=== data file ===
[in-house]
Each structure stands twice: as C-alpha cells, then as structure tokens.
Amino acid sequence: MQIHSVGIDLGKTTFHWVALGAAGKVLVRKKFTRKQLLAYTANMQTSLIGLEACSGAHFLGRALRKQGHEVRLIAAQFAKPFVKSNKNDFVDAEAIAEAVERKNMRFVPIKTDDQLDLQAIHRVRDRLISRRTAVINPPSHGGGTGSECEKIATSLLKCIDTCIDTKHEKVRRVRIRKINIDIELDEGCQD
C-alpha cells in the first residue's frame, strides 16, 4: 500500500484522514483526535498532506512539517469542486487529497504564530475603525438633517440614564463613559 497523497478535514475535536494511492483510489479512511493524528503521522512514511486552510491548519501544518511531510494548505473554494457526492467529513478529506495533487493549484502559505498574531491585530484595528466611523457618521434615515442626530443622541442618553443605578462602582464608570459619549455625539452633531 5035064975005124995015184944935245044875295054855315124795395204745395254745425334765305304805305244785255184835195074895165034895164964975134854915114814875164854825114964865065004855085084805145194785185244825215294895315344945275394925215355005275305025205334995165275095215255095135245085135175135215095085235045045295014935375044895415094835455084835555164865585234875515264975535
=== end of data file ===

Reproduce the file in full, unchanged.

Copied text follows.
[in-house]
Each structure stands twice: as C-alpha cells, then as structure tokens.
Amino acid sequence: MQIHSVGIDLGKTTFHWVALGAAGKVLVRKKFTRKQLLAYTANMQTSLIGLEACSGAHFLGRALRKQGHEVRLIAAQFAKPFVKSNKNDFVDAEAIAEAVERKNMRFVPIKTDDQLDLQAIHRVRDRLISRRTAVINPPSHGGGTGSECEKIATSLLKCIDTCIDTKHEKVRRVRIRKINIDIELDEGCQD
C-alpha cells in the first residue's frame, strides 16, 4: 500500500484522514483526535498532506512539517469542486487529497504564530475603525438633517440614564463613559 497523497478535514475535536494511492483510489479512511493524528503521522512514511486552510491548519501544518511531510494548505473554494457526492467529513478529506495533487493549484502559505498574531491585530484595528466611523457618521434615515442626530443622541442618553443605578462602582464608570459619549455625539452633531 5035064975005124995015184944935245044875295054855315124795395204745395254745425334765305304805305244785255184835195074895165034895164964975134854915114814875164854825114964865065004855085084805145194785185244825215294895315344945275394925215355005275305025205334995165275095215255095135245085135175135215095085235045045295014935375044895415094835455084835555164865585234875515264975535